This month, in Scarfe 155 in the Education Library, the Scarfe Digital Sandbox presents “Making Literacy” – a centers based approach to integrating Applied Design Skills and Technologies and Making in K-12 classrooms. During the month of September, every teacher candidate in the Bed program (elementary, middle and secondary) will have the opportunity to participate in some ‘Makerspace’ stations as part of your orientation to Library and Information Literacy with your LLED 350 and LLED 360 course.
In Scarfe 155 (through the ed lib), we’ll begin with a brief overview and discussion about ‘maker ed’ and how this fits with the revised BC Curriculum including integration with the Core Competencies and the BC Applied Design Skills and Technologies Curriculum (ADST).
Following this brief overview, it’s all hands on, minds-on exploration. You will have the opportunity to play and learn at several different stations. You are also invited to return to play during some time on your own as the stations will be set up all month. In addition, on September 25th and 26th, Janis Sawatzky, our brand new technology integration mentor seconded from the Langley School District will host ‘Take a break and Make’ for TCs who would like to delve deeper in a self-directed but facilitated environment.
Here is a copy of our slides: LLED Maker Space Slides_Sept 2018
During your orientation, you will also participate in an Augmented Reality exploration of the library. There are a number of applications that teachers can use to create their own AR experiences – HP Reveal (used in the library session), Zappar, Augment, Layar are only a few.
Our stations are organized under 4 main themes:
Storytelling (Storytelling Makerspace Sign_Sept 2018)
- Green Screen – Tell your story as an image or video. Grab a puppet and play… select a fanciful background and transport yourself in space and time or check out the Postcards Canada project from a couple of years ago as inspiration. Remember, no fancy green screen required… use any plain wall or roll of paper as a backdrop.
- Blackout Poetry – repurpose a library discard to create your own unique poem!
- Button Maker (when available)– procedural knowledge is important to literacy! Creatively design your own unique visual micro-story and learn to follow the steps to create a button… ok, this one isn’t so much about the valuable learning opportunity as the sheer fun of creating a unique button! Add a little ‘flare’ to your wardrobe!
Design Challenges (Challenges Makerspace Sign_Sept 2018)
- Keva Contraptions (Bricks or Planks) – explore concepts including force and motion as you create a course or even a Rube Goldberg machine! The Keva website has some design challenge ideas and lesson plans to get you thinking. Check out ‘Audri’s Monster Trap’ video to see the engagement that might occur when a child designs and tests their own machine!
Programming (Programming Makerspace Sign_Sept 2018)
- Makey Makey – create your own game controller using any conductive material. I’ve even seen interactive posters created using Makey Makey kits! The Makey website has some lesson plans you can adapt for your own use.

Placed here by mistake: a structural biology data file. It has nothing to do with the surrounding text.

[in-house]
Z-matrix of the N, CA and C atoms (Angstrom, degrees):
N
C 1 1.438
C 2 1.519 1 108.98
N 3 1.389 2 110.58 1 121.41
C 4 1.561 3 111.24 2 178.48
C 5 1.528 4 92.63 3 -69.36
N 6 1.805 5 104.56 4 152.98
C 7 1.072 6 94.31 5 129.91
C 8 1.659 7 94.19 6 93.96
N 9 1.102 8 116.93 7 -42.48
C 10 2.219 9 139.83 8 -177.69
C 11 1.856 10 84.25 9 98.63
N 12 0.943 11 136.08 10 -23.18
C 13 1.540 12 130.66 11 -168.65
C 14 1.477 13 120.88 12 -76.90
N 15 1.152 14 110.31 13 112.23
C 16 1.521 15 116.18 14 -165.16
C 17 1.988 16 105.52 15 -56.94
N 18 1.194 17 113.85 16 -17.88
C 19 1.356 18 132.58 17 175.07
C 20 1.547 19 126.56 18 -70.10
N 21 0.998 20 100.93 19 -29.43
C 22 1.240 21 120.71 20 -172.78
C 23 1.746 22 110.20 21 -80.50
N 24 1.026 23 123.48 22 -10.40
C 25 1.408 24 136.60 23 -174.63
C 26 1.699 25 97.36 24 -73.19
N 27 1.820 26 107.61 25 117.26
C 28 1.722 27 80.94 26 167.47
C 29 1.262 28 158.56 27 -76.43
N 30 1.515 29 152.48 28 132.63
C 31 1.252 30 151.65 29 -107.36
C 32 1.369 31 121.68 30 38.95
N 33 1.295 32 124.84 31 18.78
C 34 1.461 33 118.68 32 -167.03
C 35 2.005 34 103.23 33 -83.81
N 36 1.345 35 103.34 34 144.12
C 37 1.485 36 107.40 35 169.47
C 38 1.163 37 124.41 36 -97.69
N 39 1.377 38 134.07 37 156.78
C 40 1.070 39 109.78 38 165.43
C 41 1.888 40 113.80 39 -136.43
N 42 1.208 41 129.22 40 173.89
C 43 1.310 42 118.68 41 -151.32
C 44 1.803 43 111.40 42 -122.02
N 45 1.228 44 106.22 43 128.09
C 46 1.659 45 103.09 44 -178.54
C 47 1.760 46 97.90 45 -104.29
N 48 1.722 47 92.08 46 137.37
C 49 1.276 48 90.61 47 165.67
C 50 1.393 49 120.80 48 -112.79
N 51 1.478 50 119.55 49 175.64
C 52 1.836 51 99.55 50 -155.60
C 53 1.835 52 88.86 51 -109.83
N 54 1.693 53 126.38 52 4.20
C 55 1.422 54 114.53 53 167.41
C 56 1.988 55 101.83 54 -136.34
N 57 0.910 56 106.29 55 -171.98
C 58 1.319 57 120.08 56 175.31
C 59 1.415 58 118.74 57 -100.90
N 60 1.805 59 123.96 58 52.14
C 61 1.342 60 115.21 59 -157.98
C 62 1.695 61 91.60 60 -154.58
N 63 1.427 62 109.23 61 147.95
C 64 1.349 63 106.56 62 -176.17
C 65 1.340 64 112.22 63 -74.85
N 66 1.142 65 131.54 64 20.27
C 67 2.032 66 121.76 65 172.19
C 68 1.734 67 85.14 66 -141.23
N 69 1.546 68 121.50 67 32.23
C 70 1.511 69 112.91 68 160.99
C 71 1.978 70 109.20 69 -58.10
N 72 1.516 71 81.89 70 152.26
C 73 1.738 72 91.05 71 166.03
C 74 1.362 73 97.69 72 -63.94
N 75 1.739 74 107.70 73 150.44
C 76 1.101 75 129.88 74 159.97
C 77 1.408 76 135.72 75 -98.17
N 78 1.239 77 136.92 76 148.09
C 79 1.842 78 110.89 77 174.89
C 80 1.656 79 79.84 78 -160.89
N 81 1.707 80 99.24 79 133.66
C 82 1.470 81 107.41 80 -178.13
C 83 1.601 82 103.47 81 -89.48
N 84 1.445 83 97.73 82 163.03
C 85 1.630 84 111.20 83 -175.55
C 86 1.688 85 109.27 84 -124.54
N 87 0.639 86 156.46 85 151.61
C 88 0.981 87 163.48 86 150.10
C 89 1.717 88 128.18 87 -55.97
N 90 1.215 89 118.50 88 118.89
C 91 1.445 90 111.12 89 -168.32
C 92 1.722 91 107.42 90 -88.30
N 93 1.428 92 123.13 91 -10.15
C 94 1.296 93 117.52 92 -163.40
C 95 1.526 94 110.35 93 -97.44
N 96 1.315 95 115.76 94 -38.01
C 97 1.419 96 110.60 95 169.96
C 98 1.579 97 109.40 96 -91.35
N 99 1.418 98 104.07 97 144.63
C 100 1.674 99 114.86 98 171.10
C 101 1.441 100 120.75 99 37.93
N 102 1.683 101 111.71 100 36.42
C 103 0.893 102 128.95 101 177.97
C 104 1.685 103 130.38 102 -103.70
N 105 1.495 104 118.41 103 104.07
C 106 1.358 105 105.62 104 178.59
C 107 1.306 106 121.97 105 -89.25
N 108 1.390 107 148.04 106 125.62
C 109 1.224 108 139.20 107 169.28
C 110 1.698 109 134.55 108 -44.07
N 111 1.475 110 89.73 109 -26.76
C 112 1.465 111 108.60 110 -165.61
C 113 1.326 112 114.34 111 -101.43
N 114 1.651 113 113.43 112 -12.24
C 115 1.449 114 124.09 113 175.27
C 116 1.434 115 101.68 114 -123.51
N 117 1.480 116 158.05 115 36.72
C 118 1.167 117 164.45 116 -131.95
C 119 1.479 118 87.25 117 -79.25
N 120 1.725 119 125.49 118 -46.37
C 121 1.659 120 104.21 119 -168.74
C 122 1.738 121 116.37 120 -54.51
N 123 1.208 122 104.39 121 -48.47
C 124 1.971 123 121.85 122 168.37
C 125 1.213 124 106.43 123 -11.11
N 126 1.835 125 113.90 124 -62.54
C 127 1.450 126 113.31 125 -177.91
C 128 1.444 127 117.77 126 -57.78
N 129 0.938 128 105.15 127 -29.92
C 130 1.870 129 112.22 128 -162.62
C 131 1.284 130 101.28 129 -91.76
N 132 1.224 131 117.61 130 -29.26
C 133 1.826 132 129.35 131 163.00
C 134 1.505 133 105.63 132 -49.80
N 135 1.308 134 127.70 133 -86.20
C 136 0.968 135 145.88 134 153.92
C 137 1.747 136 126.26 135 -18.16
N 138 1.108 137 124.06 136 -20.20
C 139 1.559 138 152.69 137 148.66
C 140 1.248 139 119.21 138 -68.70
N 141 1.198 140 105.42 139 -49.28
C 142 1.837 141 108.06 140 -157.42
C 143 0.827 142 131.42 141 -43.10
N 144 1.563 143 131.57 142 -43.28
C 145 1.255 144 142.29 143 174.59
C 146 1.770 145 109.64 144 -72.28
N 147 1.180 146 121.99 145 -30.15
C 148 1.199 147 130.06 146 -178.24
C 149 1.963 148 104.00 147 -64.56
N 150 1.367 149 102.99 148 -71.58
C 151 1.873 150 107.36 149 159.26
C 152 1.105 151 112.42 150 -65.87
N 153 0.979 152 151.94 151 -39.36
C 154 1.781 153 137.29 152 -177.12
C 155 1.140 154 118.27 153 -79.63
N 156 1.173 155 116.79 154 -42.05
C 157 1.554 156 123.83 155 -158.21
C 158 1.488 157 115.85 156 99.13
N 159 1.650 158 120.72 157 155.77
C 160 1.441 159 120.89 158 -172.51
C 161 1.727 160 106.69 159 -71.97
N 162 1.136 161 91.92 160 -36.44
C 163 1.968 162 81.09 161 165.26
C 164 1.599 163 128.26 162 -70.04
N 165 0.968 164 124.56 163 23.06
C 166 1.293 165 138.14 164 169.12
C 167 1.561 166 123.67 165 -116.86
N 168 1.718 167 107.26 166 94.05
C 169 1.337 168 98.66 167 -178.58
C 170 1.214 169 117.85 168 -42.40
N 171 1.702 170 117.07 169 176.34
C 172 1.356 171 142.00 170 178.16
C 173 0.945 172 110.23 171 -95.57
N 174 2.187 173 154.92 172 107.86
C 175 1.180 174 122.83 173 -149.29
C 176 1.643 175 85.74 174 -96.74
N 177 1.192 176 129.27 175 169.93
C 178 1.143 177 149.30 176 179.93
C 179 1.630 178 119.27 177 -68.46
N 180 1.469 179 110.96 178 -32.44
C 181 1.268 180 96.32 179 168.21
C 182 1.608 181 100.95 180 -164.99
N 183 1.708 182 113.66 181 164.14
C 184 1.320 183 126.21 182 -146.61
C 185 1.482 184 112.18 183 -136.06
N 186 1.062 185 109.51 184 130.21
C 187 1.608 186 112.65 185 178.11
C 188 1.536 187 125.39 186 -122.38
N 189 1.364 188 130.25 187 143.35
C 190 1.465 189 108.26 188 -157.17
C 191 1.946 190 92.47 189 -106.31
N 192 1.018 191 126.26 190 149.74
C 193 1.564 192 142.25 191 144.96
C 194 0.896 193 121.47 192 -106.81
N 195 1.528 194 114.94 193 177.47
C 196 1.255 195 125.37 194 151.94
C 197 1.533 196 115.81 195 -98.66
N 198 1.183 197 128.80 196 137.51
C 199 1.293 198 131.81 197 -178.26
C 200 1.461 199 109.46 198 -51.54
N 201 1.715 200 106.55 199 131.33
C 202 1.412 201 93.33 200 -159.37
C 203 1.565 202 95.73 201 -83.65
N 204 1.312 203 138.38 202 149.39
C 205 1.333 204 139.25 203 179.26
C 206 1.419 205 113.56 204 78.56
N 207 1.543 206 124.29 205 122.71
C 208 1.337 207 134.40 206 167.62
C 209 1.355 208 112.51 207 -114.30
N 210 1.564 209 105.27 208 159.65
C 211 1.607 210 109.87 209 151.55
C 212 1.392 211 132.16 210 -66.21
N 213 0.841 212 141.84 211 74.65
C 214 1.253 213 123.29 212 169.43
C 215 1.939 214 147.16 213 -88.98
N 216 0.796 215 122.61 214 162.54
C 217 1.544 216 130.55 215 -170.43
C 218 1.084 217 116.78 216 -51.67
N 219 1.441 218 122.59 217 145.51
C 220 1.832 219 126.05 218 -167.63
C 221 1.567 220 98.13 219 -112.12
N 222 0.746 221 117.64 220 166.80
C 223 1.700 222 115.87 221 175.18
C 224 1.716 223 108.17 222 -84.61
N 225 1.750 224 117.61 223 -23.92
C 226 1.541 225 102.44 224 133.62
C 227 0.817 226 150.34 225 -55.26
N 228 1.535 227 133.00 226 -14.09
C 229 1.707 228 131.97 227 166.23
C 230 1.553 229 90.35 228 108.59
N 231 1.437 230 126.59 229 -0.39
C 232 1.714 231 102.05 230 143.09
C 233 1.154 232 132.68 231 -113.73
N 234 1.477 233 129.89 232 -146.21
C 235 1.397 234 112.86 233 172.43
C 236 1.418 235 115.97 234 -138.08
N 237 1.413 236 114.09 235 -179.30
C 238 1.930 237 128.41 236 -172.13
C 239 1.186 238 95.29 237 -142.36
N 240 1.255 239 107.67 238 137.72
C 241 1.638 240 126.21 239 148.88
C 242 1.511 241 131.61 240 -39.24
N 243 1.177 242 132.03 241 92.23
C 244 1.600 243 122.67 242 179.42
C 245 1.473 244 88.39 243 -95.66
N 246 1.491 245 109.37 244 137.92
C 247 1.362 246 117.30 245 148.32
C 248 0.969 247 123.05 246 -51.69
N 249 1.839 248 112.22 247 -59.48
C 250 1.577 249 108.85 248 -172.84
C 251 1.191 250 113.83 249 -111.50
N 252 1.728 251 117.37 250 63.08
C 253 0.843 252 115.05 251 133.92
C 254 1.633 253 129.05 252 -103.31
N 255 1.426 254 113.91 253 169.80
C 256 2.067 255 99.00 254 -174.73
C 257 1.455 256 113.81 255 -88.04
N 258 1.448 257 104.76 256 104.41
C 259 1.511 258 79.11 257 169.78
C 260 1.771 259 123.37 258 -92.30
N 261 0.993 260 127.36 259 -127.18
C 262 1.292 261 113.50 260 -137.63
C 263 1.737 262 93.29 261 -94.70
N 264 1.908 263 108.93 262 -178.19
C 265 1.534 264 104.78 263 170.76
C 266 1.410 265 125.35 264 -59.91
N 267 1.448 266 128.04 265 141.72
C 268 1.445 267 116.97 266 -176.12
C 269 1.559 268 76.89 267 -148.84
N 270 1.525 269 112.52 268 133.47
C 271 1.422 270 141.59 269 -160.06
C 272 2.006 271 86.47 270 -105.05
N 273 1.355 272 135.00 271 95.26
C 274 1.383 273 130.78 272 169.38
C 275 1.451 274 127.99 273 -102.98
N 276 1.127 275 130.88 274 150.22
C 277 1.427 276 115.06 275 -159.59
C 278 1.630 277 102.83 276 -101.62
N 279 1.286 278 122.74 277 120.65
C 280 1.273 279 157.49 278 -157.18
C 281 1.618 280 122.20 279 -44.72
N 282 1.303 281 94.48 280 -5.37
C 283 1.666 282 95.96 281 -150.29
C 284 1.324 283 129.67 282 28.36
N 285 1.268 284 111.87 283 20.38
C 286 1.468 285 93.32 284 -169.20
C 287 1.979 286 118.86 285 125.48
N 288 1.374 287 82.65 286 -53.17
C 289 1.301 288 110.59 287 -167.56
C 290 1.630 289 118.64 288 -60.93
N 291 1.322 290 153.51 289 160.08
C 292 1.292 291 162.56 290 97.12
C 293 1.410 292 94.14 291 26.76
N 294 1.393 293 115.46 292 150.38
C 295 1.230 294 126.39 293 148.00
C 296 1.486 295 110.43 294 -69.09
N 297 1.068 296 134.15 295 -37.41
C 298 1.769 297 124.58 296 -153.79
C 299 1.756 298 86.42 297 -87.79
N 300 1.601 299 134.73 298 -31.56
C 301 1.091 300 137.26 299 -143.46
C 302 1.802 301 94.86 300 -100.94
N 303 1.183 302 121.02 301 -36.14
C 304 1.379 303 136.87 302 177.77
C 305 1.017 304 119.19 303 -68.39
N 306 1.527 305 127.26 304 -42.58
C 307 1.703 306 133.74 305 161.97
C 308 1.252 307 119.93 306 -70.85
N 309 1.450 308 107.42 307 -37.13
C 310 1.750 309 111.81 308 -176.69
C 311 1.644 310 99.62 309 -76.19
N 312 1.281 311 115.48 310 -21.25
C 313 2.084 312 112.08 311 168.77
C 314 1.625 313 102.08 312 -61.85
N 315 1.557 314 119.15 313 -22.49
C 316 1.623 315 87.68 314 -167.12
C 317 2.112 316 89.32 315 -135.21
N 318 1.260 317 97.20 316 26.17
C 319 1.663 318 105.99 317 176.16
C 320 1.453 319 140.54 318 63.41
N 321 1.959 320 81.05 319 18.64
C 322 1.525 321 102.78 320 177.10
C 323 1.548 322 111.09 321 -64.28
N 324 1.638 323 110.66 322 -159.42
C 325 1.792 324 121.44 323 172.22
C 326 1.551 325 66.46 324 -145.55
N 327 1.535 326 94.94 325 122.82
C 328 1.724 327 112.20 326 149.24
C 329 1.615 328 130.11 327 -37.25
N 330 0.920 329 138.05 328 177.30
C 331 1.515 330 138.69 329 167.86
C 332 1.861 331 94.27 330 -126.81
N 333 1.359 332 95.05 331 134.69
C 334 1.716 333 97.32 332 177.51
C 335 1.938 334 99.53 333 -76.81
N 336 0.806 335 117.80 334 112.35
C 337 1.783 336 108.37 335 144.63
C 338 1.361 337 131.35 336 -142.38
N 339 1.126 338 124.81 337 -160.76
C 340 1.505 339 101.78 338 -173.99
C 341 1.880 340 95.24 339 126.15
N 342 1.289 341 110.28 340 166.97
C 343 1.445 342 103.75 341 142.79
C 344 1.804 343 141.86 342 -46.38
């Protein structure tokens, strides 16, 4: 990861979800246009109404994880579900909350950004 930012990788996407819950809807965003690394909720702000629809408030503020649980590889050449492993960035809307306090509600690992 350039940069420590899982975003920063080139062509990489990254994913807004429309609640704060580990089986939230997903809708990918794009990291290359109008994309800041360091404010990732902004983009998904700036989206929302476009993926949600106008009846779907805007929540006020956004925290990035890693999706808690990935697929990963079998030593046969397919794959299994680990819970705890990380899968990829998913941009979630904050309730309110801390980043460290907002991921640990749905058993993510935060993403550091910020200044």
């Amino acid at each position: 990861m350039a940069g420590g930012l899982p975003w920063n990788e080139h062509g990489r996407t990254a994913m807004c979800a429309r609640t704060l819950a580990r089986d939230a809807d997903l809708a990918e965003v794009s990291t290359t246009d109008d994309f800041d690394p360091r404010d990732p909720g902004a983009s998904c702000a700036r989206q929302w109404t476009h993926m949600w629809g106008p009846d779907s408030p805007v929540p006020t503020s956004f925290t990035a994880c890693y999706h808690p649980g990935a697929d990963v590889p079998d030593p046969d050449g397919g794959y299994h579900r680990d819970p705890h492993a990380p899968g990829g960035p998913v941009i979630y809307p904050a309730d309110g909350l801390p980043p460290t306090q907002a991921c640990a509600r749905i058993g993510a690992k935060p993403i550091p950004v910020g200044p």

Computational Thinking (Computational Thinking Makerspace Sign_Sept 2018)
- Unplugged Coding – Help students build their computational thinking skills without the need for digital devices! There are many examples of unplugged coding activities you might engage in with your students. We might try ‘binary bracelets‘ or Paper Airplane Algorithms. Visit Code.org for many plugged and unplugged coding ideas and resources. Check out ‘hour of code’ for some one hour lesson plans from K – 12.
- Weaving – an age old maker tradition with links to cross-cultural and indigenous knowledge including math, science, design, coding. The cardboard templates we used for weaving (along with associated info and lesson plan) can be found here – courtesy of the Aboriginal Math Network. I’ve also found some excellent ideas on this teacher blog for creativity in the Math class. Secondary Math TCs might also be interested in integrating graphing using the Desmos graphing app (lesson from Burnaby School District)
- Little Codr – Using these directional symbol cards and associated games & activities, all learners can write a line of code and watch as their friends try to follow it!
Also on the Maker Kit Shelf in Scarfe 155 – feel free to explore!:
Squishy Circuits – explore conductivity, circuitry and electricity as you problem solve and persevere to make a buzzer buzz, an LED light shine or a motor spin. Visit the University of St. Thomas Squishy Circuit website for recipes and lessons ideas.
Magnet Play – what can you learn when you simply play with various types of magnets? K-7 Science curriculum includes properties of matter at most every grade level… allowing children the opportunity to free play and explore the properties of magnets helps to naturally scaffold their learning. Students will learn about polarity, attraction, repulsion and more and may even invent a new toy or device as they play!
If you didn’t get a chance to play with one of the above and would like to try it out, check out the kits available on the shelf in Scarfe 155 – (available for loan beginning September 25th with more to come – Use them in Scarfe 155 anytime or sign them out at the circulation desk)